Debt Free Living: Your house isn’t quite the investment you think it is

In Monday’s post I covered the parameters for getting a mortgage. Most people don’t want to save up for a house, because it takes a long, long time. This post is math-heavy, so just be prepared for that.

Let’s say that three years later you decide you need to sell. Because things in the housing market have been totally jacked up for the last couple of years, let’s just assume you can sell the house for the same $187,500 you paid for it. You’ll need to pay the realtor 6% and you’ll probably have to pay 3% towards the buyers’ closing costs. That leaves you with about $170,625 you get from the sale.

With the 15 year, you have $124,621.27 left on your mortgage so you walk away with a check for $46,003.73. Including your down payment, you’ve paid $75,120 in to the house. You have a loss of $29,116.27. That’s about $810 a month.

With a 30 year, you have $141,153.02 left. You get a check for $29,471.98. You’ve paid $62,520. Your loss is $33,048.02. That’s about $920 a month.

At the five year mark, the numbers are a $43,418.54 loss for the 30 year and a $36,438.31 loss for the 15 year. That’s $725 and $610 monthly.

How much is your rent that you think you’re throwing away?

Put another way, to break even on your $187,500 house five years later, you’d have to sell it for (adjusting realtor fees and closing costs for the higher prices) $236,000 if you had a 30 year, or $229,000 if you had a 15 year. If you paid cash, you’d only need to sell it for $206,000 to break even. These figures don’t account for other costs such as property taxes or new roofs. The first $250,000 of capital gain is tax free assuming you’ve lived in the house three of the last five years, so that doesn’t apply here.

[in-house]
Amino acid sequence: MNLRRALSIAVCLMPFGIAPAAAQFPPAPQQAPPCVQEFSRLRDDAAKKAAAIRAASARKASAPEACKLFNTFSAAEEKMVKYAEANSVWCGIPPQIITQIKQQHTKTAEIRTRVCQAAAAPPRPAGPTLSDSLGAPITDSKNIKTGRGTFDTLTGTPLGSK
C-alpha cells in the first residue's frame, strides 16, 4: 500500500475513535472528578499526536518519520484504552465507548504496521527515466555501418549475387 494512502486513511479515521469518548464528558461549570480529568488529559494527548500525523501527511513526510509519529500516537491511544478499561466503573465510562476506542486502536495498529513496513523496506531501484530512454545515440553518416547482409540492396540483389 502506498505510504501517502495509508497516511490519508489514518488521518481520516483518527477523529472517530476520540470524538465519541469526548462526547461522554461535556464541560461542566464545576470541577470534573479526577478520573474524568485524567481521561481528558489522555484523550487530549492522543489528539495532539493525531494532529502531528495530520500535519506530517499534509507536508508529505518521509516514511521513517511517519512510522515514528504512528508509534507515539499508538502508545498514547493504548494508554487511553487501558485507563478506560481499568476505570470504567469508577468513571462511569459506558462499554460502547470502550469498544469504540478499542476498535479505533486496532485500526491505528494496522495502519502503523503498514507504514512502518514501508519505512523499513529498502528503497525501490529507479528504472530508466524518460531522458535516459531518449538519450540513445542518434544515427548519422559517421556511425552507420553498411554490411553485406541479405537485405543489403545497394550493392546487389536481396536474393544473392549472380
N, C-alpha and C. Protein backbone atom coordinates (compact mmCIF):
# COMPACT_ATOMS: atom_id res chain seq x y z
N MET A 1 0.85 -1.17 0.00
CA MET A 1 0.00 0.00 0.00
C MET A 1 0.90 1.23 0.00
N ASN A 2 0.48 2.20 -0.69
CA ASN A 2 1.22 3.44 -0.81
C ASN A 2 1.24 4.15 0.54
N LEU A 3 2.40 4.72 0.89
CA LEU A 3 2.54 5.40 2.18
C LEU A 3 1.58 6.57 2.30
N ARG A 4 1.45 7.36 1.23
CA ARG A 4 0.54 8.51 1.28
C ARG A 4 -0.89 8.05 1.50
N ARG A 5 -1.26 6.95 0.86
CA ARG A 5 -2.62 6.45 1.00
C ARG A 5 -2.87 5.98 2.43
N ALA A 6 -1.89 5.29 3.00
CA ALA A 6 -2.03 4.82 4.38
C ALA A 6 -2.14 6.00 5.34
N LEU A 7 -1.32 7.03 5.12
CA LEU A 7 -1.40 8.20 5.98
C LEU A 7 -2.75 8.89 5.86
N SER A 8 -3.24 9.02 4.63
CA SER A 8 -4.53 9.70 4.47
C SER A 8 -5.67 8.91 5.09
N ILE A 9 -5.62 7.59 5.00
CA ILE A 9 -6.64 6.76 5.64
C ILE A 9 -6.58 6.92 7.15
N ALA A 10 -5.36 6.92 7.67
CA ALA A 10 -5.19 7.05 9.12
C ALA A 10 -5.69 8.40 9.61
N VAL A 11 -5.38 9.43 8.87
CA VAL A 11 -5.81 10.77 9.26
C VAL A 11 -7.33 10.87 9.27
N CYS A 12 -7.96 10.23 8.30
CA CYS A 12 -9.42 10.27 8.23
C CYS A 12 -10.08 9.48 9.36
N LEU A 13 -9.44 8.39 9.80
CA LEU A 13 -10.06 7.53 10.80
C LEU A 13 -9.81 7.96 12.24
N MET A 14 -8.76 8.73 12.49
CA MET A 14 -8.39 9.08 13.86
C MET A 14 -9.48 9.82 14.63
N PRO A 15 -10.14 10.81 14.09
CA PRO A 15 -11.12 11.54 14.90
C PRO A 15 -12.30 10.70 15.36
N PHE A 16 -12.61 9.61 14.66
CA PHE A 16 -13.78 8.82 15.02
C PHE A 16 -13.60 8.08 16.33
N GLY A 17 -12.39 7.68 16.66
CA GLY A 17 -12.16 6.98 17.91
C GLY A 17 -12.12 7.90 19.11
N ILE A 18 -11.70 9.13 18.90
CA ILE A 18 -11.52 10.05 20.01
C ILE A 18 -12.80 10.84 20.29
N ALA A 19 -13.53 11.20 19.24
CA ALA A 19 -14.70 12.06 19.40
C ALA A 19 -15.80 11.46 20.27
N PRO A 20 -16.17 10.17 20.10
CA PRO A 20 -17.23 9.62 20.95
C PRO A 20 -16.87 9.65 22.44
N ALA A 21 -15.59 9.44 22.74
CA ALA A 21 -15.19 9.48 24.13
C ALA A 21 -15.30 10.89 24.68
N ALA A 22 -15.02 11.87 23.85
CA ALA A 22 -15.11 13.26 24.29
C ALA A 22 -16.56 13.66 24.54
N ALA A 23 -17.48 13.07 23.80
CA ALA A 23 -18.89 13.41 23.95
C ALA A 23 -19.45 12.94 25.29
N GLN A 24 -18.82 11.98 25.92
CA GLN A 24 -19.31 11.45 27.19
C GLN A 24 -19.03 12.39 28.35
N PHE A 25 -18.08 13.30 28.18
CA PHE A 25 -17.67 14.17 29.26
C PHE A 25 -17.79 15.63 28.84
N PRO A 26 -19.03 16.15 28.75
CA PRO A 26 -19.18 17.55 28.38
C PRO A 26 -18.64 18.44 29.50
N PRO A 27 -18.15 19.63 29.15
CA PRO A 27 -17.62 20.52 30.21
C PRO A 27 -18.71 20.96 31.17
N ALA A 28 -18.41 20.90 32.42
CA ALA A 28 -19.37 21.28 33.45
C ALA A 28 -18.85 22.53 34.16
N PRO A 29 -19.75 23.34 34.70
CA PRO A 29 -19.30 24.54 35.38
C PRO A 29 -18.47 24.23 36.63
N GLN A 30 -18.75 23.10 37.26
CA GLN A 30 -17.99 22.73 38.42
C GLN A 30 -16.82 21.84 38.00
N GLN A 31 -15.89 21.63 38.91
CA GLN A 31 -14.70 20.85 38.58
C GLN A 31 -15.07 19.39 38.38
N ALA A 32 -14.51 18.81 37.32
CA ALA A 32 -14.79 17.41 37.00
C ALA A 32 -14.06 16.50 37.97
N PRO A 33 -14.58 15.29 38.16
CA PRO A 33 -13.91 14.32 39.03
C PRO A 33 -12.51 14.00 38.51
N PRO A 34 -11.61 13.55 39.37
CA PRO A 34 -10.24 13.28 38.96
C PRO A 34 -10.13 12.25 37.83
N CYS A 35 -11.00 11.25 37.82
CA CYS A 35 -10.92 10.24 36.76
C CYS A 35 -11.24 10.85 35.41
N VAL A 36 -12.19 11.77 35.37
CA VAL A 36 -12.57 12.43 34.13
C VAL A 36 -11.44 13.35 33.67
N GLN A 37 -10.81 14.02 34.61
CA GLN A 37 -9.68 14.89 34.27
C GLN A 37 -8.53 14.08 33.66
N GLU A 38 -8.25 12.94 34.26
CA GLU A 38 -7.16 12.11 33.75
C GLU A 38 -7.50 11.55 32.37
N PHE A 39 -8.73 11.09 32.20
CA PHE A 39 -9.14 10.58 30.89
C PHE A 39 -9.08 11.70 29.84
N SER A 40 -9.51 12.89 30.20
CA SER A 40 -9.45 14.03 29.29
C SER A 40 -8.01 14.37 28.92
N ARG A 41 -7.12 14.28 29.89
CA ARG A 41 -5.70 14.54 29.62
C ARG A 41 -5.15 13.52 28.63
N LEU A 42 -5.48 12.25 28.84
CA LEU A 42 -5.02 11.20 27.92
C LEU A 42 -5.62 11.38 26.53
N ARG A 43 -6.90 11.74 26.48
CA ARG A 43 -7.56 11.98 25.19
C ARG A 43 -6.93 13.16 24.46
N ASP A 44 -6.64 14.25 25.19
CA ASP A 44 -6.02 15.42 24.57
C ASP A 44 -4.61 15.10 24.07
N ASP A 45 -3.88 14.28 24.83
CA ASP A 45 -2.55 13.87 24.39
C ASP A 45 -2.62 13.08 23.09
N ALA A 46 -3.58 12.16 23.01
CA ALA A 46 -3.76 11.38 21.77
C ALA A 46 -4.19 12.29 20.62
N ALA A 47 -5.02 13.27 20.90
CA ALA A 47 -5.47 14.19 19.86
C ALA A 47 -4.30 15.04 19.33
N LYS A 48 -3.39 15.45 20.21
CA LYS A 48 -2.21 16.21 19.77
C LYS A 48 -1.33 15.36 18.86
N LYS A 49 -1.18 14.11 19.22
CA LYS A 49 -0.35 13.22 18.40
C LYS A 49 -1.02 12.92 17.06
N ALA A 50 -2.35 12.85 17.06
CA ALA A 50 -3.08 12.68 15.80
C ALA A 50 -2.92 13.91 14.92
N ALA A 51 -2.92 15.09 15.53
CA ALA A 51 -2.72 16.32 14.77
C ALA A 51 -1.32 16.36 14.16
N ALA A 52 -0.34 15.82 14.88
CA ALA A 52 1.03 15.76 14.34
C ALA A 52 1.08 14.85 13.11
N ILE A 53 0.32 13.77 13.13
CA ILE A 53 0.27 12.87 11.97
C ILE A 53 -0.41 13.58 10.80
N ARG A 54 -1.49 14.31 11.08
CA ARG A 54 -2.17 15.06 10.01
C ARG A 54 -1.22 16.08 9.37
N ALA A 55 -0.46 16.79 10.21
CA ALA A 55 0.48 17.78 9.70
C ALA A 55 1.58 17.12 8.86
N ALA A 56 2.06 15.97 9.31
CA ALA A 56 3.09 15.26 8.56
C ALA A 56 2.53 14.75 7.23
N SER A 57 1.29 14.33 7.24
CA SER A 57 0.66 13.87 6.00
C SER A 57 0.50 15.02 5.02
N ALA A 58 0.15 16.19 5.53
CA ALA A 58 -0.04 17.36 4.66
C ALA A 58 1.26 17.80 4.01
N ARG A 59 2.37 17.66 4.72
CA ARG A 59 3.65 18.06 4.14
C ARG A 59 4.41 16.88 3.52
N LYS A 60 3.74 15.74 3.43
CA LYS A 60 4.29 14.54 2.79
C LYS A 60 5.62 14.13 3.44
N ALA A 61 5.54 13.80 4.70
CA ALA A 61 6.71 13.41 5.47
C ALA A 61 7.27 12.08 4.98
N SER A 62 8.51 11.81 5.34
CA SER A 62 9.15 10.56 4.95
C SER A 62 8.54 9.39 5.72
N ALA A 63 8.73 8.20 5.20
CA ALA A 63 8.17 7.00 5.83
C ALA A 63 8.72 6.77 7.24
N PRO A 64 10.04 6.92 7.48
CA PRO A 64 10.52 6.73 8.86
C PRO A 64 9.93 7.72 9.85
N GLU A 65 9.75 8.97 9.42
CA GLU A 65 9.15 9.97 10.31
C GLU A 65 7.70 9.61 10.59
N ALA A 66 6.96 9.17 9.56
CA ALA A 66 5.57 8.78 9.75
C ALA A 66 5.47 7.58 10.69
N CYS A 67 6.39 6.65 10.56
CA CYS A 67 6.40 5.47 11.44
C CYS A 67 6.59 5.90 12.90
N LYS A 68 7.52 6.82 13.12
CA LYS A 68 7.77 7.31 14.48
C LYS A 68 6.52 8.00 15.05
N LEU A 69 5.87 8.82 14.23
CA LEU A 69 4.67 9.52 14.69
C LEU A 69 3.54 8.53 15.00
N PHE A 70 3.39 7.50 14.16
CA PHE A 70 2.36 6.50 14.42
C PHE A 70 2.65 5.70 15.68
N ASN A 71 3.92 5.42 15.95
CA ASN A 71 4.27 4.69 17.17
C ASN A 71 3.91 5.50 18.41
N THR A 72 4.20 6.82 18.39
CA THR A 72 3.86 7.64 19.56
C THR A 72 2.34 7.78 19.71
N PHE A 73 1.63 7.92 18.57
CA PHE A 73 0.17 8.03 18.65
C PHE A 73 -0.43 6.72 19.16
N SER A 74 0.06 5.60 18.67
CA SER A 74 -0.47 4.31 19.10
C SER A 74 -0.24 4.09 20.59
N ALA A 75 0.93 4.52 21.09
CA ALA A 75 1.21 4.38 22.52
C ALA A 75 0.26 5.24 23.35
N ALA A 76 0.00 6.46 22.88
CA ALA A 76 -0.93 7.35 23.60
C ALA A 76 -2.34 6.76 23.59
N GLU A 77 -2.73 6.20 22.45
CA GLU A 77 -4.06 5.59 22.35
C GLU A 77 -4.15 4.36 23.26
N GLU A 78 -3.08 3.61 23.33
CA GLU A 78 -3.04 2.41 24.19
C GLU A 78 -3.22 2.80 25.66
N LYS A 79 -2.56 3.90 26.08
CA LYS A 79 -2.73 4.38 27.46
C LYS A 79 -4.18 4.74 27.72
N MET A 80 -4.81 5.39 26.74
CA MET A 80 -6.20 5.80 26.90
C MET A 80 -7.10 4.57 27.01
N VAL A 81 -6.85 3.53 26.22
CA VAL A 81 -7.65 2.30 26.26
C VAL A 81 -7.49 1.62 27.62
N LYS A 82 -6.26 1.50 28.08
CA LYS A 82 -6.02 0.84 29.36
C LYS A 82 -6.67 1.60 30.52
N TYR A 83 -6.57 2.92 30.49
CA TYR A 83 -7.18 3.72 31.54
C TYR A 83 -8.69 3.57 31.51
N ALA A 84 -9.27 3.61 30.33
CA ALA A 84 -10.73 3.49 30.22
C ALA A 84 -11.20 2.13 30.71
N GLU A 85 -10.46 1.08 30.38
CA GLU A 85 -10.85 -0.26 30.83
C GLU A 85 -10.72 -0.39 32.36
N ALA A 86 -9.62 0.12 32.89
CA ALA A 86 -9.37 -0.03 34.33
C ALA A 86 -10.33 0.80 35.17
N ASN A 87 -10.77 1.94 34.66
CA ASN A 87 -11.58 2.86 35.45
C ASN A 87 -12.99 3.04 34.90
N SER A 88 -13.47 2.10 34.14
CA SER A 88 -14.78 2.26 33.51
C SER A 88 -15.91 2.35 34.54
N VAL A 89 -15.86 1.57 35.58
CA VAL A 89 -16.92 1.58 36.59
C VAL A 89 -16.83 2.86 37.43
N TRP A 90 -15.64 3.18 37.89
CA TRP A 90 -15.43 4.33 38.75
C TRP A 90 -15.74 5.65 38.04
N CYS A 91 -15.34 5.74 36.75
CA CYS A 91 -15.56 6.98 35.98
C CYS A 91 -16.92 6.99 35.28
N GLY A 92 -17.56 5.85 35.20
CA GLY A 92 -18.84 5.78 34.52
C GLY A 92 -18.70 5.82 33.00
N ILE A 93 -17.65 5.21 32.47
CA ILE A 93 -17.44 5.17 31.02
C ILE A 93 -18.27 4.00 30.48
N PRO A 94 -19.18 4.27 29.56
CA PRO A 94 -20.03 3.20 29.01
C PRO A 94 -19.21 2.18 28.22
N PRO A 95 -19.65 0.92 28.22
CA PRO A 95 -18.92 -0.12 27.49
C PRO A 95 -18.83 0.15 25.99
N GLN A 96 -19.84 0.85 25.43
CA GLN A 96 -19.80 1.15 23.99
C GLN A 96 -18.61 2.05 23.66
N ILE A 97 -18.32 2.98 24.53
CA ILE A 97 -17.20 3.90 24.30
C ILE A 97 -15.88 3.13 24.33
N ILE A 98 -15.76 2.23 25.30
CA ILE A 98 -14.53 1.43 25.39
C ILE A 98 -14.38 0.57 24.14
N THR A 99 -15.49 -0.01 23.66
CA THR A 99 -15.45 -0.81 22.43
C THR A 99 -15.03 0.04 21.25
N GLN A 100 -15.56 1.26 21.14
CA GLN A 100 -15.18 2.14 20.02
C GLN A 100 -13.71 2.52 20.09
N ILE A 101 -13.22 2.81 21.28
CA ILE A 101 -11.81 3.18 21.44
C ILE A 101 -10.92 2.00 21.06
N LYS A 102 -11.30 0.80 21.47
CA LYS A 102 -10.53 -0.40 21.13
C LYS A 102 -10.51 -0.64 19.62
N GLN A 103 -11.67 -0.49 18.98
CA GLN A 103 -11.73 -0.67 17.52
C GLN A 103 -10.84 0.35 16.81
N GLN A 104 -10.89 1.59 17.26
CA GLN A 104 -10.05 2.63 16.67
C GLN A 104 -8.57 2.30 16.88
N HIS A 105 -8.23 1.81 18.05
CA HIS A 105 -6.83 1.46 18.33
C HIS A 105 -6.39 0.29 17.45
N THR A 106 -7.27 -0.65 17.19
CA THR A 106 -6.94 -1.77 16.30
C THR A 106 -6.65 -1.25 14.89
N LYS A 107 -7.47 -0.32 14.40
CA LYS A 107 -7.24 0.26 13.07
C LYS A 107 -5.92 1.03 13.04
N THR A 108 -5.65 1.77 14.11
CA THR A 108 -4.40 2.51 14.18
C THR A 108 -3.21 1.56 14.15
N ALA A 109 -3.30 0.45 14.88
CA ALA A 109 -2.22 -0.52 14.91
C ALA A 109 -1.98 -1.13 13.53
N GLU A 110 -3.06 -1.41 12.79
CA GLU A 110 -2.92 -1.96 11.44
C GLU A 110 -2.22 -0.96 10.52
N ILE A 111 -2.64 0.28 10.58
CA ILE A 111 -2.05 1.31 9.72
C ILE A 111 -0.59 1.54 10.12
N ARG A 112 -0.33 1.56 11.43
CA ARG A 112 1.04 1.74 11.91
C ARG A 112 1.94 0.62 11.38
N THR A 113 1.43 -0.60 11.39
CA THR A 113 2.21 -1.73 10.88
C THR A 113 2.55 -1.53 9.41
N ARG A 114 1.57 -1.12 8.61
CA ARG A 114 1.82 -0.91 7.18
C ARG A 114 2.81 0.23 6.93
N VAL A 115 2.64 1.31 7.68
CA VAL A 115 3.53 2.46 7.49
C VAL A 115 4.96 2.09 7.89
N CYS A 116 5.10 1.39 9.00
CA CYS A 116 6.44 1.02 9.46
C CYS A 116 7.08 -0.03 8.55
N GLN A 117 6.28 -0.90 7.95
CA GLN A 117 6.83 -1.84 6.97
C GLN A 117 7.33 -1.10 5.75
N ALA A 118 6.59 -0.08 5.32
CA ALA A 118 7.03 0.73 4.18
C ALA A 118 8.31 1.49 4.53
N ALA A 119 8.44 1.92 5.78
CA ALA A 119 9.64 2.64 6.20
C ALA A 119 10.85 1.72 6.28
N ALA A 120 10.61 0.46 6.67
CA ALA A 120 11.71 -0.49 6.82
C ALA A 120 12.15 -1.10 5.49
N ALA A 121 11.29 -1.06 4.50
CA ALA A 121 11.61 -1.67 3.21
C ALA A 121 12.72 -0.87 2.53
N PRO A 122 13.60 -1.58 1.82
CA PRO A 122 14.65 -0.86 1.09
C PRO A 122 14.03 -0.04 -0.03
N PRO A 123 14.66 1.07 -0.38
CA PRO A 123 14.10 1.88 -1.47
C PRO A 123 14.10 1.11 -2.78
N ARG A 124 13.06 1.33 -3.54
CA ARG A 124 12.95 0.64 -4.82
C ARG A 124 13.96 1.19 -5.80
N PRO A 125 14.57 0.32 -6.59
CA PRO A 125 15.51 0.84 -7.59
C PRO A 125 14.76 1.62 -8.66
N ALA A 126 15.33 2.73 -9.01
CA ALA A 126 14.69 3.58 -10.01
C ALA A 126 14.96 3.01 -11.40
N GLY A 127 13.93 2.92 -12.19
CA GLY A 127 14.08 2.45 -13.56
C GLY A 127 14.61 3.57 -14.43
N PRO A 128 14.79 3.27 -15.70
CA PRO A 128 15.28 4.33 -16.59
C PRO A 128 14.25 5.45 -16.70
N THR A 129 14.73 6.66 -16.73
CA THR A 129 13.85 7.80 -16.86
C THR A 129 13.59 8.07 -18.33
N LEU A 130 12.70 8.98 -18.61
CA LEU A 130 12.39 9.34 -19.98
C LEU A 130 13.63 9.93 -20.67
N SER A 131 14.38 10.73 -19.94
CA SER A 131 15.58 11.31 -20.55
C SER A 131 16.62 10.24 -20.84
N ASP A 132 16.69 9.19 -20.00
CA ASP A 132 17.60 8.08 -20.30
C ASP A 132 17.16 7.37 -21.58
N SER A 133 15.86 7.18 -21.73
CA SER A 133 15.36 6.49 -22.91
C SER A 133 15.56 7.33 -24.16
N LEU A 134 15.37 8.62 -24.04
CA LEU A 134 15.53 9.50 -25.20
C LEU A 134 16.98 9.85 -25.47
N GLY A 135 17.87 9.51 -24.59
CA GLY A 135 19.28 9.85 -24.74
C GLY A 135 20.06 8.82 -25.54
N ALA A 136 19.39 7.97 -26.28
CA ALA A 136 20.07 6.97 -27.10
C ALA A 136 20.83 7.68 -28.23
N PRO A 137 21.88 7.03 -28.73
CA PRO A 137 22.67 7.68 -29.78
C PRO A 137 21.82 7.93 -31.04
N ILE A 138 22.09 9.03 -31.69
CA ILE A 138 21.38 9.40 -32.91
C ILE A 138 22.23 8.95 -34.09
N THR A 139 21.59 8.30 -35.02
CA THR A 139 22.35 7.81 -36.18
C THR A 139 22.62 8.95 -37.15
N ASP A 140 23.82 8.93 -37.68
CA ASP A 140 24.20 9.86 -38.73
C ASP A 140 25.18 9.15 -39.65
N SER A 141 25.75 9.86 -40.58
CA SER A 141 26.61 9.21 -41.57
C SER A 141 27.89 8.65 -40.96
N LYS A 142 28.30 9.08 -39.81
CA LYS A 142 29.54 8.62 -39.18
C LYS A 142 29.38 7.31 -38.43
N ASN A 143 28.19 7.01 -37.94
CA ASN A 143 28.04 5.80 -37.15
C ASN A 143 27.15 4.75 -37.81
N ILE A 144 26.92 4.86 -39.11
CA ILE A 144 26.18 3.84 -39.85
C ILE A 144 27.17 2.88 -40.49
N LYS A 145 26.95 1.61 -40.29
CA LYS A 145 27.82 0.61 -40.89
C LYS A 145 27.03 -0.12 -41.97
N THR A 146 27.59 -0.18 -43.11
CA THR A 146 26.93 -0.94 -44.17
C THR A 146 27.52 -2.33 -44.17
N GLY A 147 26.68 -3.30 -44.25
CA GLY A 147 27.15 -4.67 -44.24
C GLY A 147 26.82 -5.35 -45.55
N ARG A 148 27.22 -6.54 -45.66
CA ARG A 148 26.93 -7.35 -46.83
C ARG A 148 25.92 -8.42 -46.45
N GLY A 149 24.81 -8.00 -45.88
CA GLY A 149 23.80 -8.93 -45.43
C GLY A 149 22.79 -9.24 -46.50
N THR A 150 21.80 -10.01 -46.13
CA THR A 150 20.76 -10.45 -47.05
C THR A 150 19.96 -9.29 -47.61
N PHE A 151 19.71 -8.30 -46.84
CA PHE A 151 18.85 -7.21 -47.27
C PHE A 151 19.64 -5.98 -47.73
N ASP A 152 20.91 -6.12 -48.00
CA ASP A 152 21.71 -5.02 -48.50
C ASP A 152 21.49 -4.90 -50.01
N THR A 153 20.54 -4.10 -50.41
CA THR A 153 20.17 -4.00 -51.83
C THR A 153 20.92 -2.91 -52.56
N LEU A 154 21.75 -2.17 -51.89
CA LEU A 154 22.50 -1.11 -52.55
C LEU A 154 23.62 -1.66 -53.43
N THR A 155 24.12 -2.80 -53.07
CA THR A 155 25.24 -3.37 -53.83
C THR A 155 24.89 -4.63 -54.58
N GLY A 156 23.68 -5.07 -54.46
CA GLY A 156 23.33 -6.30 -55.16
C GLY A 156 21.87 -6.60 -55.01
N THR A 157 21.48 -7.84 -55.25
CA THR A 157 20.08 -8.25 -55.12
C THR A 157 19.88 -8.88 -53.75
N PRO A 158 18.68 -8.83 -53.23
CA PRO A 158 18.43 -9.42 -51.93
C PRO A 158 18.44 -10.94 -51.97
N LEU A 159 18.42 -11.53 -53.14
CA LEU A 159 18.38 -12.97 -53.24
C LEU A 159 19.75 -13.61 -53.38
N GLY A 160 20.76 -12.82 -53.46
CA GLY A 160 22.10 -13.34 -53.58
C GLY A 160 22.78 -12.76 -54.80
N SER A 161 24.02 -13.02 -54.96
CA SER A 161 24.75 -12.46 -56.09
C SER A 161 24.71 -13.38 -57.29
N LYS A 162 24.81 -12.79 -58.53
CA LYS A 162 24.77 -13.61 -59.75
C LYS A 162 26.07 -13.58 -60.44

The point of all of this is this: Your house probably isn’t an investment in the short term, or at least not as good of an investment as you think. In order for you to break even, your house would have to annually grow in value at 5.5% for the 30 year, 4.4% for the 15 year, or 2.0% if you paid cash. I want you to get a house. I really, really do. I just don’t want you to get a house prematurely because you think it’s cheaper than renting.

3 comments to Debt Free Living: Your house isn’t quite the investment you think it is

  • McThag

    But if you’re buying it as a place to live, how does that change things?

  • lucusloc

    If your buying as a place to live *permanently* then the loss in the short term does not apply. If your buying as a place to live for only a few years its better to rent. buy for the long run, rent for the short.

  • wizardpc

    The biggest takeaway here should be that the longer you pay interest, the worse off you’ll be. Your personal residence is an expense no matter how you look at it. In fact, it’s probably your largest expense after taxes. Your priority should be reducing that expense.

    Of course, there is a point of diminishing returns on that. You could live your whole life sharing mom’s basement with your wife and four kids. That would be economical, but not entirely practical.

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